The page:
Côte nail polish is made in the States and free of nine toxic ingredients. Mail your bottle back to the brand when you’re finished and you’ll get 10% off your next purchase. There are well over 100 shades to choose from.
Tenoverten The Shield Top Coat
Seal your color with The Shield, a chip-resistant top coat developed by eight-free brand Tenoverten, whose principles include “cruelty is never acceptable” and “people and the planet come first.”
Kapa Nui Nail Polish
Kapa Nui’s made-in-Hawaii shades are some of the best-rated by EWG. The brand claims to be “fume-free” and has been certified cruelty free by PETA. Choose between almost 50 shades.
Kure Bazaar Nail Polish
Kure Bazaar nail polishes are 85% made from plants (examples include sunflower seed oil and bamboo leaf and stem extract). Nail polish could never be entirely natural—it’s paint, after all—but this is as natural as can be.
Just The Goods Cuticle Oil
Canadian skincare brand Just The Goods makes a multipurpose cuticle-slash-beard oil with argan oil, jojoba seed oil, vitamin E, and grapeseed oil. It’s EWG-verified and scented with natural lemon and peppermint essential oil.
Olive & June Nail Primer
Designed to elongate the life of your nail polish, Olive & June’s primer is made of just two ingredients, both earning an EWG score of 1 (“low concern”).
Ella + Mila Soy Polish Remover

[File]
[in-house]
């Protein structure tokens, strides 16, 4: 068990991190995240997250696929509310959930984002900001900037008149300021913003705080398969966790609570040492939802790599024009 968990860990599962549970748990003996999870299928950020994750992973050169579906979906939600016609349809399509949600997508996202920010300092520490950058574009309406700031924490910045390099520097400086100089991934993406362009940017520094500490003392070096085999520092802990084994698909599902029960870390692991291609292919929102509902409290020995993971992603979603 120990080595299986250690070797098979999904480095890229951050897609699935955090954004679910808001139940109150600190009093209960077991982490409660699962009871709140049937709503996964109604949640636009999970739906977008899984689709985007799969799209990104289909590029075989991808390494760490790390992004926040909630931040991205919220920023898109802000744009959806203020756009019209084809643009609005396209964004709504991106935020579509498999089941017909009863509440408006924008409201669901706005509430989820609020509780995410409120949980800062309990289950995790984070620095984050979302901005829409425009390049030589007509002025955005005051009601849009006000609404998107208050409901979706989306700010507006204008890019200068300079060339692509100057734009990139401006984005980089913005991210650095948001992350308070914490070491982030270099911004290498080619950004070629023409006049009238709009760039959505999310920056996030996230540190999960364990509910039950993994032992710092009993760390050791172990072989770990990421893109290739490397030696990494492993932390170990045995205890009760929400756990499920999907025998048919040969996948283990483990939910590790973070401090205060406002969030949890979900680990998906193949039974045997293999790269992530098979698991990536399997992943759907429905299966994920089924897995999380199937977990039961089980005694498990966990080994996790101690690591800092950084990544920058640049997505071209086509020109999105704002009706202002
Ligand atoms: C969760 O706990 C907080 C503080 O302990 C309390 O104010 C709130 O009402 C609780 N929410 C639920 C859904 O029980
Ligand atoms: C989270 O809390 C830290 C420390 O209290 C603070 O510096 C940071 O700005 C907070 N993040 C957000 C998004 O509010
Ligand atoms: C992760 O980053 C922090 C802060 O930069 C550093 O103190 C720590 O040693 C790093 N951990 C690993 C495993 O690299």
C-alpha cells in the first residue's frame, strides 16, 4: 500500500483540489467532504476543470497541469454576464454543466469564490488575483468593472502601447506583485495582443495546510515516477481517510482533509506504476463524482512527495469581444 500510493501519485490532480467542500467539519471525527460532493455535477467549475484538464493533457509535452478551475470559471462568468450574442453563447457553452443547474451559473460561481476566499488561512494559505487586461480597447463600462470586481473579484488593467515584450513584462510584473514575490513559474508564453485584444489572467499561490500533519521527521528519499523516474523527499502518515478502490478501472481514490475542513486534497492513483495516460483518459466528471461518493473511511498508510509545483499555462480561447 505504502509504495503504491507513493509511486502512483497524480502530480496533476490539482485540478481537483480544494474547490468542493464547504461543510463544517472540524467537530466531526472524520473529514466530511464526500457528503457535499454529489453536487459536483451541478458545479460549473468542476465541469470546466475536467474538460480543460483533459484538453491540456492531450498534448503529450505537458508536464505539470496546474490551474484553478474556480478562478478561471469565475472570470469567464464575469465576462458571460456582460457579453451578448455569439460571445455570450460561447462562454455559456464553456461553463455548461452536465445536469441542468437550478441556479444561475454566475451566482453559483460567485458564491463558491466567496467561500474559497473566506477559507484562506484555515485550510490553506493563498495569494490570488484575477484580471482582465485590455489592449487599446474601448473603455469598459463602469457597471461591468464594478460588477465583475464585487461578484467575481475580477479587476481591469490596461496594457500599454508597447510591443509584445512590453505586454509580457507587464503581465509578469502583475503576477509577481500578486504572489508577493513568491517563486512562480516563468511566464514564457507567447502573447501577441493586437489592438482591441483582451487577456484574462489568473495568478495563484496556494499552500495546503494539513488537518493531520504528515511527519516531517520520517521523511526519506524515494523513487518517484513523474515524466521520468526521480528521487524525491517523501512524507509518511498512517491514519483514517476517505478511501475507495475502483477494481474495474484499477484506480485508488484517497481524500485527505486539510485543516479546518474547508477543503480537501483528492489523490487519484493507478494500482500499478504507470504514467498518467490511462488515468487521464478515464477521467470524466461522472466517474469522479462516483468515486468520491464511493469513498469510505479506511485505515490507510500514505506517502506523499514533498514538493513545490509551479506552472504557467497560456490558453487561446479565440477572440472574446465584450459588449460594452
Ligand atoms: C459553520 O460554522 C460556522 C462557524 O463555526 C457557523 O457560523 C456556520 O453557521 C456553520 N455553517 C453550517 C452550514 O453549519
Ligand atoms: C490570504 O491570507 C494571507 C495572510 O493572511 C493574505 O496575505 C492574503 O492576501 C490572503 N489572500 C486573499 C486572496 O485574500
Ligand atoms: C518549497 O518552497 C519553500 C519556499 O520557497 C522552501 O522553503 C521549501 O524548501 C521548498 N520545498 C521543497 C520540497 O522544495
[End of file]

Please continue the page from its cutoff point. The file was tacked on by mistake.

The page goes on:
Contrary to all your previous experiences, unscented nail polish remover does exist. Ella + Mila’s soy formula doesn’t contain any fragrance—natural or unnatural—but it does contain a range of nail-healthy vitamins (namely A, C, and E).
Learn Even More
- Season 1, Episode 2 of “Not So Pretty” HBO Max docuseries: “Nails”
- “Formaldehyde.” Environmental Working Group Skin Deep Database.
- “Toluene.” Environmental Working Group Skin Deep Database.
- “Dibutyl Phthalate.” Environmental Working Group Skin Deep Database.
- “Formaldehyde.” United States Environmental Protection Agency.
- “Toluene.” United States Department of Labor Occupational Safety and Health Administration.
- “Toluene.” Campaign for Safe Cosmetics.
- Li, Ran, et al. “Di-n-butyl phthalate epigenetically induces reproductive toxicity via the PTEN/AKT pathway.” Cell Death & Disease. 2019.
- “U.S. population: Which brands of nail polish/nail care do you use most often?” Statista. 2020.
- “The problem with vitamin A.” Environmental Working Group. 2020.
- “Nail Polish Removers.” Campaign for Safe Cosmetics.